Making Shipping Sustainable
The global shipping industry is increasingly recognizing its responsibility to help tackle climate change. But, while private-sector collaboration can have a powerful impact, achieving the progress that is needed requires supportive public policies.
COPENHAGEN – With 80% of global trade transported by sea, maritime shipping is the lifeblood of today’s highly integrated global economy. Yet this vital industry is under intensifying pressure from a phenomenon to which it is also a major contributor: climate change.
Maritime shipping is particularly vulnerable to adverse weather conditions. Just this year, the Panama Canal – the main nexus of trade between the Atlantic and Pacific – has suffered the worst drought in its 115-year history. Water levels were so low that some ships had to unload part of their cargo to gain enough flotation to pass through the waterway.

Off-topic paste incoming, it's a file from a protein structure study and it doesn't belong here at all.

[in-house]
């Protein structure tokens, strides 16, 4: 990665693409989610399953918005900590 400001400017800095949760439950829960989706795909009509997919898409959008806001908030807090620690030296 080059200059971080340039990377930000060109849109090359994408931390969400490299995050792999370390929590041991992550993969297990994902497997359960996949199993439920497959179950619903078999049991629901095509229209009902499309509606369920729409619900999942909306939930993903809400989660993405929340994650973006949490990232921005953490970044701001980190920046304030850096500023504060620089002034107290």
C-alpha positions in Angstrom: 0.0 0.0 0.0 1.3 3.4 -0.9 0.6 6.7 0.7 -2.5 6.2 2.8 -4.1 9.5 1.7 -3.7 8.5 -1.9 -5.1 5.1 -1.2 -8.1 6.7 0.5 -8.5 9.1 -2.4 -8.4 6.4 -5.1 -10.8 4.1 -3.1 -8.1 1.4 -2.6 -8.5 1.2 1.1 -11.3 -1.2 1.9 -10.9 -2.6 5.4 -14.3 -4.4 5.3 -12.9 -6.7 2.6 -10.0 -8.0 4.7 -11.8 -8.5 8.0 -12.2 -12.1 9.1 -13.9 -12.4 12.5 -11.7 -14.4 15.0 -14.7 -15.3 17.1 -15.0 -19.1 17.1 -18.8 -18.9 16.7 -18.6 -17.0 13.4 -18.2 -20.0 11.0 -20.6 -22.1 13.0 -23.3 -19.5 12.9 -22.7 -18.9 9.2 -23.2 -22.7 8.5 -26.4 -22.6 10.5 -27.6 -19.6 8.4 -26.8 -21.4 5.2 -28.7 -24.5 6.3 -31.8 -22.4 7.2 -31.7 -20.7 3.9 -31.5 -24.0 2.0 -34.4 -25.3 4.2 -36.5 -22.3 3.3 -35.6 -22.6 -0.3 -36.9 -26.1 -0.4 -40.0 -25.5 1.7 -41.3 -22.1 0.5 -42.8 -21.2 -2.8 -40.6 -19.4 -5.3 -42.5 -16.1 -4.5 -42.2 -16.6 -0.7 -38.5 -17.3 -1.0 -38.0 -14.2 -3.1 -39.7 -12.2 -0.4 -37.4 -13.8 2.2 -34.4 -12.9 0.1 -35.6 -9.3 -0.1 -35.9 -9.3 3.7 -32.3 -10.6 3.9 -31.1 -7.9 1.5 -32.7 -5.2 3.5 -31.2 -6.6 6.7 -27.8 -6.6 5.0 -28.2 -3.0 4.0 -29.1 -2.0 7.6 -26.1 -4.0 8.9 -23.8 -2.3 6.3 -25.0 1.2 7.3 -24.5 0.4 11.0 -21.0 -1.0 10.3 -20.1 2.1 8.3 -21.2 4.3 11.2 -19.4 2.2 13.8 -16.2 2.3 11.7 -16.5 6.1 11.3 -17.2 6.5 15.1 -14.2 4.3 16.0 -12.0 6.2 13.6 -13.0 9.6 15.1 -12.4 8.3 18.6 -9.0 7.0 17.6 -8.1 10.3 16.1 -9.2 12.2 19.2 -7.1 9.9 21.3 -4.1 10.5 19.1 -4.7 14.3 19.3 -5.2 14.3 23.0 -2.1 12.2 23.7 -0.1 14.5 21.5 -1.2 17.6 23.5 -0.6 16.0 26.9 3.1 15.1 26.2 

Similarly, last year, a five-month drought in Germany sent water levels on the Rhine, Europe’s main inland shipping route, to their lowest point in over a century. Ships carrying critical goods were unable to get through, disrupting supply chains for car manufacturing and other industries, and causing diesel prices to spike.
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